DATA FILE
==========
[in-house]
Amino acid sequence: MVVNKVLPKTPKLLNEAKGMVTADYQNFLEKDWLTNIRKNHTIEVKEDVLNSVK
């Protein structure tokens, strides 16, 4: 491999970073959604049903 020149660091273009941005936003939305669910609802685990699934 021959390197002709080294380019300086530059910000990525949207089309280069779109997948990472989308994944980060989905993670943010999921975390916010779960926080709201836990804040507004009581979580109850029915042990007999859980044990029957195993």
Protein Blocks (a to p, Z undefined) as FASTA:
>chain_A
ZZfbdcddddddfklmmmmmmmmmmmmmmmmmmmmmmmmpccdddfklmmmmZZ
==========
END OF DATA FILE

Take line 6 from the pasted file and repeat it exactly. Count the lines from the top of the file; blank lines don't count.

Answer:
ZZfbdcddddddfklmmmmmmmmmmmmmmmmmmmmmmmmpccdddfklmmmmZZ